After seeing the World War II Memorial, the Lubbock Junior Academy students began the long walk towards the Lincoln Memorial. On the south side of the Reflective Pool they stopped at the Korean War Memorial. It is in the form of a triangle intersecting a circle. On one side of the triangle is more than 100 tons of highly polished “Academy Black” granite from California.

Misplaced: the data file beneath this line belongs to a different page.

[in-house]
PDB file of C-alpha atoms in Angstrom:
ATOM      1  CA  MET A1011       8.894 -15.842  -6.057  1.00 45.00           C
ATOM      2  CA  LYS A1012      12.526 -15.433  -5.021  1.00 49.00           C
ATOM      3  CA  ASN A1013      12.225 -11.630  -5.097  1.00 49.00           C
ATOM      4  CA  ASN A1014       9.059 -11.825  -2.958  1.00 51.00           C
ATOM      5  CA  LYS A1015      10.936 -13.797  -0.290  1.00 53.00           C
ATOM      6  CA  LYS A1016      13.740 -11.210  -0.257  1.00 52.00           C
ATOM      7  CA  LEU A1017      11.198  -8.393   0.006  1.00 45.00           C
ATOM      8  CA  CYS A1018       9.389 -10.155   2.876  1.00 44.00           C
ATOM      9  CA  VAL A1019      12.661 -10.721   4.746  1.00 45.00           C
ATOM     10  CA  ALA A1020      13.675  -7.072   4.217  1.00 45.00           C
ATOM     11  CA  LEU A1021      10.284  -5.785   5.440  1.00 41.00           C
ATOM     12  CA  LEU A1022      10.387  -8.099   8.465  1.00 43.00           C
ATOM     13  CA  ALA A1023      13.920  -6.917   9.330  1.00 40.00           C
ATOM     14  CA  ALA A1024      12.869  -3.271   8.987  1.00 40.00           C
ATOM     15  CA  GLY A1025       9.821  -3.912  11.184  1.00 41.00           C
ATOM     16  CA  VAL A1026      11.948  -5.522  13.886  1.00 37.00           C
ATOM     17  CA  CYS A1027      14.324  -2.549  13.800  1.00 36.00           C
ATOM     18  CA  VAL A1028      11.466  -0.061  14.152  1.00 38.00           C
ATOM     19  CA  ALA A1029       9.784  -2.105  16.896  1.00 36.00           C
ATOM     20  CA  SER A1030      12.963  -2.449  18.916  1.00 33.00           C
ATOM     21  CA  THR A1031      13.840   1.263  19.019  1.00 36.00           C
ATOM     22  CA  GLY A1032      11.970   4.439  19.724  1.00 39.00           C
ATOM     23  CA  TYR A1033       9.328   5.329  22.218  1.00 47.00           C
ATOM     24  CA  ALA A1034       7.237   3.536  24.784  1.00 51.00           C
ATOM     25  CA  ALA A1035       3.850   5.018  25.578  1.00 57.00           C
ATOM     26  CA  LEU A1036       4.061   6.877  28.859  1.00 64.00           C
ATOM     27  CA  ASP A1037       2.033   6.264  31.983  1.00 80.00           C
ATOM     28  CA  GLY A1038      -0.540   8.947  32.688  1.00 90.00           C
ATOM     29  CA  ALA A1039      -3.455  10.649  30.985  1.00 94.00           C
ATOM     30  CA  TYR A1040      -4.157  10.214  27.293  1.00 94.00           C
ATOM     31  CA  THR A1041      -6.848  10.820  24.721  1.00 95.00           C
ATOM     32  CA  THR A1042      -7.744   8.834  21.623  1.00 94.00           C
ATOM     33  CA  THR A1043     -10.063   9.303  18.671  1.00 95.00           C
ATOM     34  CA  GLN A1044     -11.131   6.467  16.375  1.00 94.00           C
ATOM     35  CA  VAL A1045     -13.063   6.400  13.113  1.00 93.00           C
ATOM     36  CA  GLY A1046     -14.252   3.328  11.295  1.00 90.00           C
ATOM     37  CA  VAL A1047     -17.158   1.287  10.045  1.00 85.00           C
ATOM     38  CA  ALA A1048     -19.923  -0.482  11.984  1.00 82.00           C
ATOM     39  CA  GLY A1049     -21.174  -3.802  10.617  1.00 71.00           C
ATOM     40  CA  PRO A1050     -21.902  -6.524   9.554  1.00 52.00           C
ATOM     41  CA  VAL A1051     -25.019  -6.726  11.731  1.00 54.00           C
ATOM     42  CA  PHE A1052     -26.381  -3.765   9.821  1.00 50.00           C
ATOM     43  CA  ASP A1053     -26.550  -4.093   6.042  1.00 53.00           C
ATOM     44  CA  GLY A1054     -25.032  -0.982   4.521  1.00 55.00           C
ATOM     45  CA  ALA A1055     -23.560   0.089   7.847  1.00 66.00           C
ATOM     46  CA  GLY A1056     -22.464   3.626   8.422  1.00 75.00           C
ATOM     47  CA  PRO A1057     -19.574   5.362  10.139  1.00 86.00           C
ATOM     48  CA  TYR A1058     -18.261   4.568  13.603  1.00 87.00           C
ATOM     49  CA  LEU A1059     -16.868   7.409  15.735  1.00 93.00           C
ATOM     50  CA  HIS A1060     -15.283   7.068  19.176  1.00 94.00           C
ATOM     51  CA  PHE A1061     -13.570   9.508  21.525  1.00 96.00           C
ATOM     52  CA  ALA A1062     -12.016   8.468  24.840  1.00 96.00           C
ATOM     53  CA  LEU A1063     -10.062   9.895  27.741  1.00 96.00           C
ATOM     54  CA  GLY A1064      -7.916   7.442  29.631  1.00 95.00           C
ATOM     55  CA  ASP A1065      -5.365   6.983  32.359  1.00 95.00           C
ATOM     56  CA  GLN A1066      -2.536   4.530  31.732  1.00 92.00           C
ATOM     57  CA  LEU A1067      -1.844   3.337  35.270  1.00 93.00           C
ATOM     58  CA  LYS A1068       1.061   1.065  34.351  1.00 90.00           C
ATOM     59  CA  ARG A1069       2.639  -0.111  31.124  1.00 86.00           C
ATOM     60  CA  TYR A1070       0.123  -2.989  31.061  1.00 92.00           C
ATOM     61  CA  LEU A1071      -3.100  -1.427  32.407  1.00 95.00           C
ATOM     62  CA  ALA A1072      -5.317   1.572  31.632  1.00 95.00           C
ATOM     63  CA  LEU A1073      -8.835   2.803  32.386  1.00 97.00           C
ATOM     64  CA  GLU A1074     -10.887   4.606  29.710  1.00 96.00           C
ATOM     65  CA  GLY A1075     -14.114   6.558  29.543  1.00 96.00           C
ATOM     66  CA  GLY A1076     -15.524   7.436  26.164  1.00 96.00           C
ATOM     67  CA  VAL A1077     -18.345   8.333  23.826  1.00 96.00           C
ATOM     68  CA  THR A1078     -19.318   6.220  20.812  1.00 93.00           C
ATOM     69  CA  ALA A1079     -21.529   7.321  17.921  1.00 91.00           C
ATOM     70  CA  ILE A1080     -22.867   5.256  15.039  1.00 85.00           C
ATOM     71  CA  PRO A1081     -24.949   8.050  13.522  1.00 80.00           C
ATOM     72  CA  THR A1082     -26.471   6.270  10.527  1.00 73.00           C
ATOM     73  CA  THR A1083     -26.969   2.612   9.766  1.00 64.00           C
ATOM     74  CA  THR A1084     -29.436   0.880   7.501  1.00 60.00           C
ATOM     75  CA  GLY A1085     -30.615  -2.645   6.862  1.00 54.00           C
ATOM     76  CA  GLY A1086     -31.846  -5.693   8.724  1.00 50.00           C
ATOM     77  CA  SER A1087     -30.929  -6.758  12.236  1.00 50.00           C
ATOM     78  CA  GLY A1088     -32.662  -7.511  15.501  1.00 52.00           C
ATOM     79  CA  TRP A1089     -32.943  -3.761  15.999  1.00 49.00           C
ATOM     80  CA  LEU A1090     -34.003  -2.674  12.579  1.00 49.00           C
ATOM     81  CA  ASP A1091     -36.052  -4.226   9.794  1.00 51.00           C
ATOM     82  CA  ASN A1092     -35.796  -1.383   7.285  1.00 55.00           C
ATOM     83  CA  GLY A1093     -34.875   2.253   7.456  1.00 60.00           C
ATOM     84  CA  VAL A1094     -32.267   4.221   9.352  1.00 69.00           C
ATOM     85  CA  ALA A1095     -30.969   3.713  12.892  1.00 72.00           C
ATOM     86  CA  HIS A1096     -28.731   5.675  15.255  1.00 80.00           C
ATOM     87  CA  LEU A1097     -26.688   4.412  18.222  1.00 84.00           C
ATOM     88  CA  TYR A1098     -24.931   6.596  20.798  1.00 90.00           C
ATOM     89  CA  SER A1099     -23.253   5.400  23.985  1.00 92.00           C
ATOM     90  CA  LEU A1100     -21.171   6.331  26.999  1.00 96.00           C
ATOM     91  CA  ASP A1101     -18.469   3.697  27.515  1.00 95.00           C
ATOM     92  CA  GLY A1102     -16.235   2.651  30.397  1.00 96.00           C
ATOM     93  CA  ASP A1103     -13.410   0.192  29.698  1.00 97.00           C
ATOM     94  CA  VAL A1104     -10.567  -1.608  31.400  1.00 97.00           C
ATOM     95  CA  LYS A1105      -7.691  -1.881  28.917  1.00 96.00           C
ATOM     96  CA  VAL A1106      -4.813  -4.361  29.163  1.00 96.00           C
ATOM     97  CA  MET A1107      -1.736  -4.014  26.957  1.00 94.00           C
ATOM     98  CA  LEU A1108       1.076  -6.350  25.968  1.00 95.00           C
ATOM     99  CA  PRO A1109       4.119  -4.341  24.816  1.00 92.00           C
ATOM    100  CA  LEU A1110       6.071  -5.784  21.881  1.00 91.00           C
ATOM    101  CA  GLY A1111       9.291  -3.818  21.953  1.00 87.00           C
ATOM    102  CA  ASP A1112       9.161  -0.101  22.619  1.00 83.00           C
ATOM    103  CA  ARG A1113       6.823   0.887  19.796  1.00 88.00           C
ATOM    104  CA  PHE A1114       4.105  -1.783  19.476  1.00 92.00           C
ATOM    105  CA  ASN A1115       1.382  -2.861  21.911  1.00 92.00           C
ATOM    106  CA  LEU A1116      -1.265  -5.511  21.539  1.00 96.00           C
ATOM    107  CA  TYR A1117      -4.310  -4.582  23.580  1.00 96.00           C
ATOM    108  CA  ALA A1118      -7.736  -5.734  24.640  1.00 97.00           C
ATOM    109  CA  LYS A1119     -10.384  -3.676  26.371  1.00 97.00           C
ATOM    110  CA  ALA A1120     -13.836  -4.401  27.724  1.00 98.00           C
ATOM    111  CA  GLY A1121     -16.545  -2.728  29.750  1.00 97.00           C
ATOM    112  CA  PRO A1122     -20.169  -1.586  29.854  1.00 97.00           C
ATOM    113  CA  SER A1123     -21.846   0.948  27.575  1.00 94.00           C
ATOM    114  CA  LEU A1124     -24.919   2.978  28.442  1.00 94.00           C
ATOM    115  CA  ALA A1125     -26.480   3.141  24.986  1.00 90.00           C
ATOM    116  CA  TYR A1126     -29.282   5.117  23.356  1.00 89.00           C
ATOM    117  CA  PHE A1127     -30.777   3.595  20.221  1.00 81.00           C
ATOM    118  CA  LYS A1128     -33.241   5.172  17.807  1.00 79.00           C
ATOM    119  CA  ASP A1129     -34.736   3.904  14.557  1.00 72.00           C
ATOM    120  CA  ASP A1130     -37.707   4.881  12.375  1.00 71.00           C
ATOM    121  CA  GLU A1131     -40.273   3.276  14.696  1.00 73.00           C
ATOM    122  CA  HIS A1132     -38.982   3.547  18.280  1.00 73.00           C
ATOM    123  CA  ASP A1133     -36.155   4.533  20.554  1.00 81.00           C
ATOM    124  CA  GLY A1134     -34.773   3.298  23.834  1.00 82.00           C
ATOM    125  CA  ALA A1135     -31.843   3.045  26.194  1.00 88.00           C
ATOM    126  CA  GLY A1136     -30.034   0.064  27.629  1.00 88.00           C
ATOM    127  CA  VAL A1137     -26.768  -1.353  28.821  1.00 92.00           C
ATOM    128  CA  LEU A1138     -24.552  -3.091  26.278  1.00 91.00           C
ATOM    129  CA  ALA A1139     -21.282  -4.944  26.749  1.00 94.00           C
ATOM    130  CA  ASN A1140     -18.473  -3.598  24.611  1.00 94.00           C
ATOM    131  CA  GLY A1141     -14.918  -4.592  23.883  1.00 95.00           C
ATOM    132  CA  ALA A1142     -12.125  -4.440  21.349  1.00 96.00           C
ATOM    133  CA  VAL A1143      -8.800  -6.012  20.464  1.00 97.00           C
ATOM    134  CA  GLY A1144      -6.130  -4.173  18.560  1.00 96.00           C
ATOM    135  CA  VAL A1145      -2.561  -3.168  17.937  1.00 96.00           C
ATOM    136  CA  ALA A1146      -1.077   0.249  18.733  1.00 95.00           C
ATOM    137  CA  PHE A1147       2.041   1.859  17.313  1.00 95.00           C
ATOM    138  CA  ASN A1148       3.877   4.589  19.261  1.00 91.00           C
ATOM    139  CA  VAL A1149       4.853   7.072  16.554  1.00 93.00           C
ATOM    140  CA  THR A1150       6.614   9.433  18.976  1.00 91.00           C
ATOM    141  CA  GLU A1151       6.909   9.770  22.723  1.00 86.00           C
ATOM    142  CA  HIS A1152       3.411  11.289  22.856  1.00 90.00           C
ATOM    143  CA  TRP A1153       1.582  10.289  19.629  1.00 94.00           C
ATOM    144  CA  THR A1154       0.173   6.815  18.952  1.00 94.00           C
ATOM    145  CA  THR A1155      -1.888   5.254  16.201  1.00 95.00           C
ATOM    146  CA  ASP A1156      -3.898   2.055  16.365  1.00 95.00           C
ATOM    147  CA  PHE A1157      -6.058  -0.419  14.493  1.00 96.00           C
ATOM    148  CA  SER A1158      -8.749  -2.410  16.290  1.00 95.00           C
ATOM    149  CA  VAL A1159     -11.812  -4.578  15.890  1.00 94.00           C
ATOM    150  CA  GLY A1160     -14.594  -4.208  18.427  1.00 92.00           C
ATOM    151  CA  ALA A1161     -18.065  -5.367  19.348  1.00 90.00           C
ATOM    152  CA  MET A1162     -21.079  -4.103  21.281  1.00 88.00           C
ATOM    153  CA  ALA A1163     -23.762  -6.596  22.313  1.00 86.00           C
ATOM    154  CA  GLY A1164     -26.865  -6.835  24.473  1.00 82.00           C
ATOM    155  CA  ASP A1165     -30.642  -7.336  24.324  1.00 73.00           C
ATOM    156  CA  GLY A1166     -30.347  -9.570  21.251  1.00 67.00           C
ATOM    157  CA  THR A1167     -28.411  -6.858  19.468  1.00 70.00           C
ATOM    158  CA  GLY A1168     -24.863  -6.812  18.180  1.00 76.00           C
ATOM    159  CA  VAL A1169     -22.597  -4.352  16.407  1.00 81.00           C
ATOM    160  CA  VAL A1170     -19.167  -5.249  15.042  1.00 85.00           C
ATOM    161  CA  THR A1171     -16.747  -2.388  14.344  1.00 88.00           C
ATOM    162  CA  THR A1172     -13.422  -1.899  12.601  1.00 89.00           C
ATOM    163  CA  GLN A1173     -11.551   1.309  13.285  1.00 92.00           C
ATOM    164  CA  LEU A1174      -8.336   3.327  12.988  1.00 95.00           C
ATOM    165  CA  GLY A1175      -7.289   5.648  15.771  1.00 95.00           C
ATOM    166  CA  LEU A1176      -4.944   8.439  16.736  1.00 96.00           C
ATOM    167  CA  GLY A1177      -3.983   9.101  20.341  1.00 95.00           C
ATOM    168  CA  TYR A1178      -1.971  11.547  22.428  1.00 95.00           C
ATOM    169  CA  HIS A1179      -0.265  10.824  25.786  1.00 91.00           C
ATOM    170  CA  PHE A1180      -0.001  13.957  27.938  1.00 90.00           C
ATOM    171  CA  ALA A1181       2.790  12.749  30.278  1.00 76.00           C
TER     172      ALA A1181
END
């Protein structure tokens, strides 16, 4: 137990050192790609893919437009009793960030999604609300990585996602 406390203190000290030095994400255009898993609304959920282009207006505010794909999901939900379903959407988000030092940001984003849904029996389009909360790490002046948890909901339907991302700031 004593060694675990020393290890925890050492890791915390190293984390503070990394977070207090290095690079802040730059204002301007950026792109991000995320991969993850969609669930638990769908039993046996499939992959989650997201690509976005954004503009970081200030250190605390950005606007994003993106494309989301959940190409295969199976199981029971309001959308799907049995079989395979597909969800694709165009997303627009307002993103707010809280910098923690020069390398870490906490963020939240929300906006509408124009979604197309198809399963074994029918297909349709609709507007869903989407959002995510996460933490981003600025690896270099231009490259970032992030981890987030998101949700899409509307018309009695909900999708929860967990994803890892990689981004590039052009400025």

Sandblasted onto the wall are more than 2,500 archival images representing the land, sea and air troops who supported those who fought the war. Within the triangle are larger than life statues of American soldiers who appear to be in desperate need of rest, food, and many of the basic comforts from home. The students noticed their looks of despair and realized war is not always glorious. It can be ugly and emotionally draining. All of us took time to observe the faces of the statues and saw how they appeared to be trudging instead of marching. They too were on a long walk. But their walk also bore a sad weight upon their shoulders. Monuments in Washington, D.C. do not all celebrate America’s victories and famous men and women. The Korean Monument helps us to remember the sad realities of war and its effects on people. Another granite wall reminded all of us that, “Freedom is Never Free.” Something we all need to remember.